Jump To Section
3 Characteristics of Flash Fiction
Flash fiction stories share a number of common characteristics.
- Brevity. Flash fiction compresses an entire story into the space of a few paragraphs. There is no defined word count for flash fiction, but some commonly used word limits in flash fiction range from just six words on the short end to around 1,000 words on the longer end.
- A complete plot. A flash fiction story is indeed a story, with a beginning, middle, and end. This sets it apart from a prose poem or vignette, which can explore an emotion, memory, or thought without a plot.
- Surprise. Great flash fiction often incorporates surprise, usually in the form of a twist ending or an unexpected last line. This is not a gimmick: the aim is to prompt the reader to think deeply about the true meaning of the story.
What Are the Origins of Flash Fiction?
Flash fiction dates back to the time of fables and parables. The form was popularized in the nineteenth century by writers like Walt Whitman, Kate Chopin, and Ambrose Bierce. Perhaps the best-known flash fiction story is from this time (although frequently misattributed to Ernest Hemingway). The entire story is six words long:
“For sale: baby shoes, never worn.”
The amount of emotion packed into these words inspired many writers to try their hand at the genre. In the 1980s, Robert Shepard and James Thomas published a set of anthologies of flash fiction called Sudden Fiction, which spurred another resurgence of the form. Another highly influential anthology was Flash Fiction, published in 1992 by W. W. Norton. It features 72 flash fiction stories and was edited by Tom Hazuka, Denise Thomas, and James Thomas.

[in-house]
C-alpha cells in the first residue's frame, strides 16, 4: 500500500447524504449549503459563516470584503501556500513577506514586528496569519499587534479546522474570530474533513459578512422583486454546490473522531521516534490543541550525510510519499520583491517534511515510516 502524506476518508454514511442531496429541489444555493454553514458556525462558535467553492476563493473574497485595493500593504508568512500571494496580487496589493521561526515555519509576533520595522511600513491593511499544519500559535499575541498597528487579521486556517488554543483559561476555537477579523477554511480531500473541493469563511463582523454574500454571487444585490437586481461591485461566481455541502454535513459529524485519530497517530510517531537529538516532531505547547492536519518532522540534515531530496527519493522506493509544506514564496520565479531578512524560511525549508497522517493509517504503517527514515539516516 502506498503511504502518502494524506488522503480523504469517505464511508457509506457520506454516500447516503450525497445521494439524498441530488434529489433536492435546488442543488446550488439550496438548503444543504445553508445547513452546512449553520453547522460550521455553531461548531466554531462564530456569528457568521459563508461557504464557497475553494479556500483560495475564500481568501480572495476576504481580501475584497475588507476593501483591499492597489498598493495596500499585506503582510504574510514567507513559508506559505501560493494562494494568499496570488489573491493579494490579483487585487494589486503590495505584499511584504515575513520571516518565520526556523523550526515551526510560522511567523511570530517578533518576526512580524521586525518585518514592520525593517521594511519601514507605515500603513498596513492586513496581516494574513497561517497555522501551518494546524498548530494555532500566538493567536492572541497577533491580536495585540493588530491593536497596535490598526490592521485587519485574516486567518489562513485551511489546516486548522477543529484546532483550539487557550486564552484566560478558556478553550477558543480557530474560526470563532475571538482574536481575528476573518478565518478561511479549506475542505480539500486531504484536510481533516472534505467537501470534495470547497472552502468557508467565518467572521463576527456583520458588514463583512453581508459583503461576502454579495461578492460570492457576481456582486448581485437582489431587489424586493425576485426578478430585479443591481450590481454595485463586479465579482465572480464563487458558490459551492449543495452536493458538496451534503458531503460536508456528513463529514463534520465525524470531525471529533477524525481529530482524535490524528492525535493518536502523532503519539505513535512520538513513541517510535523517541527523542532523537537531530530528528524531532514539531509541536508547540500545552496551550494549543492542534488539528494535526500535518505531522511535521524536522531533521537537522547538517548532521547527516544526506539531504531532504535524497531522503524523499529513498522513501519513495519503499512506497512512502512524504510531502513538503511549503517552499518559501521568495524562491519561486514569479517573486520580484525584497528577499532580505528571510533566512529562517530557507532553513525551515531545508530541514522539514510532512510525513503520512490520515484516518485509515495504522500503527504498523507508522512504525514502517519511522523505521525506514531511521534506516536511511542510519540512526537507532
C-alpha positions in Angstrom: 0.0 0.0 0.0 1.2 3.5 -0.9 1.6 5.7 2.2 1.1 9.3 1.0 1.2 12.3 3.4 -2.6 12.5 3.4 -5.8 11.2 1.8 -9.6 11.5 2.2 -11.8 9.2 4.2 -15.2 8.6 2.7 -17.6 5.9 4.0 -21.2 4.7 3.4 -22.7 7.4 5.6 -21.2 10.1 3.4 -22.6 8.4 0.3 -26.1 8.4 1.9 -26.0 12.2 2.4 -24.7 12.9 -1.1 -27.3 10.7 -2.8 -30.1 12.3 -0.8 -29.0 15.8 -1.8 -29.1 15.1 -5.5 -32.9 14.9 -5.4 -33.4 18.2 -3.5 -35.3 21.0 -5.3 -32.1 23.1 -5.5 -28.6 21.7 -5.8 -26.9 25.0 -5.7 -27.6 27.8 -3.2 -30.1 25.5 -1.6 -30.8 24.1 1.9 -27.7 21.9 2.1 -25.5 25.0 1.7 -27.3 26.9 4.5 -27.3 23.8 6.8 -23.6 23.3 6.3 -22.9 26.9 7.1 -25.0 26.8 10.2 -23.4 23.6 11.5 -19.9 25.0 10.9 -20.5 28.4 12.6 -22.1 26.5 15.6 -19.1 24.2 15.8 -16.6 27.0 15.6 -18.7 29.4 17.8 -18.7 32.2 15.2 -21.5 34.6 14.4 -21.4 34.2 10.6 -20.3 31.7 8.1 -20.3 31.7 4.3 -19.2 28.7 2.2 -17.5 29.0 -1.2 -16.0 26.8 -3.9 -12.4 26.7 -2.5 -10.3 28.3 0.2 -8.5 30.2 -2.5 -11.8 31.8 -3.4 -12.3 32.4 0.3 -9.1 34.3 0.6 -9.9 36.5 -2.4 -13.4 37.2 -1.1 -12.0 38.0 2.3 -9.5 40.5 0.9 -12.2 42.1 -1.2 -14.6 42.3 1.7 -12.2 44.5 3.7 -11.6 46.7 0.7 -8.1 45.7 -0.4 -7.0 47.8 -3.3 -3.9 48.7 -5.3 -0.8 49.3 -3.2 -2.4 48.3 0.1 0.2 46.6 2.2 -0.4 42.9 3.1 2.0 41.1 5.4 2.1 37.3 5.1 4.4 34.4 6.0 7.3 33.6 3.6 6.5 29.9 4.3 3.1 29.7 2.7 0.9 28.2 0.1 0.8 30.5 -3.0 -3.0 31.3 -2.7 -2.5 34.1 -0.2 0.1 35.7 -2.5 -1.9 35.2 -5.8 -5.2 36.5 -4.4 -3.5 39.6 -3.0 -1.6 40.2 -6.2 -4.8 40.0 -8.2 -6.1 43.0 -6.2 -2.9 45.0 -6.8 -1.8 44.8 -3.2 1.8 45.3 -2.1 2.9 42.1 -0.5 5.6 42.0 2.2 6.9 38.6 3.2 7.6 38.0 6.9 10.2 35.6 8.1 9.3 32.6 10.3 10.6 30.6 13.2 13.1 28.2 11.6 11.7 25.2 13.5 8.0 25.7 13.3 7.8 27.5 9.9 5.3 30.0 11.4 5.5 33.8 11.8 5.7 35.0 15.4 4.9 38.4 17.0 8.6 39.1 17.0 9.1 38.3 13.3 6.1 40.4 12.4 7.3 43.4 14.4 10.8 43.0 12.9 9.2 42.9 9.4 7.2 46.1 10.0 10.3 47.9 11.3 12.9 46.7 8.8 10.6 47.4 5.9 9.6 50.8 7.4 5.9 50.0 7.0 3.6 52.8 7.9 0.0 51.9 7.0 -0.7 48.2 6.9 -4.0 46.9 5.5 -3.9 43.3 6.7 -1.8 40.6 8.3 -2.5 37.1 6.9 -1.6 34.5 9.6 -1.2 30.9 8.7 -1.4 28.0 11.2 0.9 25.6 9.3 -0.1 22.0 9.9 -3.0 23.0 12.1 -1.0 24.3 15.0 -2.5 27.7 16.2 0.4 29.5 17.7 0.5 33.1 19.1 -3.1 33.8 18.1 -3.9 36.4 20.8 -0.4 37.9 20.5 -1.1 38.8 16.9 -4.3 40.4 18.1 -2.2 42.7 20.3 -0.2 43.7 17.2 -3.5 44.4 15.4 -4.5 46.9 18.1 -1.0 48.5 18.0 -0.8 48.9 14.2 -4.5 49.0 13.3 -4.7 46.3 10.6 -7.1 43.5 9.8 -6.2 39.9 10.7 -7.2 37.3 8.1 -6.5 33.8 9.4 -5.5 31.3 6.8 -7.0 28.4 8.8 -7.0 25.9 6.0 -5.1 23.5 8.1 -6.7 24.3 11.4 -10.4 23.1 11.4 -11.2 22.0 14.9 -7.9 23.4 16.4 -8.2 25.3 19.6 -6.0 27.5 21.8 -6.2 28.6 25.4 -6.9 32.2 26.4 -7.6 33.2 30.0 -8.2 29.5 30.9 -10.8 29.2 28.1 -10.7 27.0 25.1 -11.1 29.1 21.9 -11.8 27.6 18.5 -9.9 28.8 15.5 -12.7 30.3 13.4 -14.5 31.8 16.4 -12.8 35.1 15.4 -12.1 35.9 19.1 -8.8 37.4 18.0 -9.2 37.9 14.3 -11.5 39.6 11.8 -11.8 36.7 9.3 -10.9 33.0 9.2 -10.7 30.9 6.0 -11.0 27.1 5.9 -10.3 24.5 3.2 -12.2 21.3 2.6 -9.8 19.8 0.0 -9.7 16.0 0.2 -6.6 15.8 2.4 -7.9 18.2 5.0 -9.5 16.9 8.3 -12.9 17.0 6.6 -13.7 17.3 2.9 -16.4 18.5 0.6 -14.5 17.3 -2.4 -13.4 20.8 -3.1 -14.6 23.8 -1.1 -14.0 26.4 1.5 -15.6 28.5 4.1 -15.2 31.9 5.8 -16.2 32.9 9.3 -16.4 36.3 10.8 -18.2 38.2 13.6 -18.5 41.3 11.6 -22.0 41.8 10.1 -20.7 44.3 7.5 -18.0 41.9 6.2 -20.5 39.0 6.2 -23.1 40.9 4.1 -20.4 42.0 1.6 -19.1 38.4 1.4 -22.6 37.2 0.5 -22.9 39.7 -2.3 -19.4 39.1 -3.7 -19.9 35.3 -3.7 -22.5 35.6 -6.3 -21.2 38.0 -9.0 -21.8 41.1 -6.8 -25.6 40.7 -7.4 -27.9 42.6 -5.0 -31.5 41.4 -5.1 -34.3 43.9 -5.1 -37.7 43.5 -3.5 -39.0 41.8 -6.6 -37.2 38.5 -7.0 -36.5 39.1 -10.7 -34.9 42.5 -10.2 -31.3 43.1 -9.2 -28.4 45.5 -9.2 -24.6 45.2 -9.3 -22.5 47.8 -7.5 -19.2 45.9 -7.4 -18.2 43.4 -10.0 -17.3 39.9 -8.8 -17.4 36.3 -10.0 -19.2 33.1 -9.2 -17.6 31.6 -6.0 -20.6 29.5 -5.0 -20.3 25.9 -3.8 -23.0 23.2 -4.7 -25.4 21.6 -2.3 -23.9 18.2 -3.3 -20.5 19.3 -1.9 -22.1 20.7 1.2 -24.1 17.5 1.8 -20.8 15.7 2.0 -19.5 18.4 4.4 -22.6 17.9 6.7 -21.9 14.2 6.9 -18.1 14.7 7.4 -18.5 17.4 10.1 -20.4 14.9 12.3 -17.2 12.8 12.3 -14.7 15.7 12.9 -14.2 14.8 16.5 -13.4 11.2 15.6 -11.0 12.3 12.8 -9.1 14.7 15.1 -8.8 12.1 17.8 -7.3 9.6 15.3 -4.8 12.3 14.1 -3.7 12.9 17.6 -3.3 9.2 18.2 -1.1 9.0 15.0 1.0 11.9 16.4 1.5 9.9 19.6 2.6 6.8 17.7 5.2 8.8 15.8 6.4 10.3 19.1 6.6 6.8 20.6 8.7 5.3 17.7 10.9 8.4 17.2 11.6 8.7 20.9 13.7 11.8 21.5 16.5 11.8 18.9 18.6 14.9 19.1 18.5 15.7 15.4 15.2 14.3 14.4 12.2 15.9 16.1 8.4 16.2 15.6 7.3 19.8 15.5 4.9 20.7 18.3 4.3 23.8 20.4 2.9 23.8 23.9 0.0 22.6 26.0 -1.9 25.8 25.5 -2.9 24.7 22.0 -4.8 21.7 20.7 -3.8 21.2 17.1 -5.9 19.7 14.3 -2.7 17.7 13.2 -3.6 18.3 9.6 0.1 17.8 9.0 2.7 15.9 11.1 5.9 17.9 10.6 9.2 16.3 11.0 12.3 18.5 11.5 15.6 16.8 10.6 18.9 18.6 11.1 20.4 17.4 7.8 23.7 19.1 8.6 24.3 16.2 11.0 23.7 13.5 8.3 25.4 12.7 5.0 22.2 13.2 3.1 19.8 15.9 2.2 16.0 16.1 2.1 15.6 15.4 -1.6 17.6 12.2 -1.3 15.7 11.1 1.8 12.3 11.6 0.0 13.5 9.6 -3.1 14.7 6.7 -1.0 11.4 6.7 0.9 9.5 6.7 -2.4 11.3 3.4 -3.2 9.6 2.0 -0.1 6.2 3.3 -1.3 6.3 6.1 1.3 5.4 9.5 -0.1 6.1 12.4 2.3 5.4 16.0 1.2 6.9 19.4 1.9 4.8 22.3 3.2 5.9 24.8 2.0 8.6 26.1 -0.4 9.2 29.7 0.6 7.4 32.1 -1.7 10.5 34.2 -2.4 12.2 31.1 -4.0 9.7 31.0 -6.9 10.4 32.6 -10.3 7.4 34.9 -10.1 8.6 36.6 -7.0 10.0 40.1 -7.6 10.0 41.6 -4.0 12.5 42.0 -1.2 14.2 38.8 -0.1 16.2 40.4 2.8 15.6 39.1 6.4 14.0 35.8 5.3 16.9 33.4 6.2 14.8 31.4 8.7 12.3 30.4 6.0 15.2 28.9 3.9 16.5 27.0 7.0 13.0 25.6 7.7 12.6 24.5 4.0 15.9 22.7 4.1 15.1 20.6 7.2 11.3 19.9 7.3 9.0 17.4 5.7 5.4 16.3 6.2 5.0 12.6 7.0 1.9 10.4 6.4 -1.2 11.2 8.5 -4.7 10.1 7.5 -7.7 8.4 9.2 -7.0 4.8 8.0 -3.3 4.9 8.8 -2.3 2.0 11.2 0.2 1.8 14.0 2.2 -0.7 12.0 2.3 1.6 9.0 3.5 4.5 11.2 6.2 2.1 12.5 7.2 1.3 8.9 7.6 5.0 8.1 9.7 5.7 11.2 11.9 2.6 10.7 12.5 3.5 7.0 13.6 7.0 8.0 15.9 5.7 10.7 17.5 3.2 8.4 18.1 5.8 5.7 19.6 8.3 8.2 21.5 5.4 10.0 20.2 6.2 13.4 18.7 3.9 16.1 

Well known contemporary flash fiction writers include Lydia Davis, George Saunders, Jamaica Kincaid, Joy Williams, and Stuart Dybek. The literary magazine SmokeLong Quarterly, founded in 2003, is a dedicated flash fiction magazine, publishing stories of 1,000 words or less.
Learn How To Write Flash Fiction in 6 Steps
Writing flash fiction can be an exercise in creative restraint, whether you intend your work for publication or just as an exercise. Here’s a quick guide on how to get started.
- Use strong imagery. Make every single word count. Help your readers visualize as much as possible.
- Stick to one moment. Focus on one particular moment in time. Don’t try to cram in more than one scene into a piece of flash fiction.
- Work with just one or two characters. Don’t spread your story too thin. If you find yourself needing more than two characters or two scenes, your story may be better suited to the short story format.
- Try first person point of view. This will create an instant connection to the reader and allow you to express more in fewer words.
- Surprise your reader. Make sure to end your story on a different emotional note than the one you started on. Creating surprise is what flash fiction is all about; take the reader on a journey, no matter how short.
- Make good use of your title. When you have so few words to work with, your title can pack a punch. Take Joyce Carol Oates’s flash fiction story Widow’s First Year. The story reads, simply: “I kept myself alive.”
Learn more about writing short fiction from Neil Gaiman here.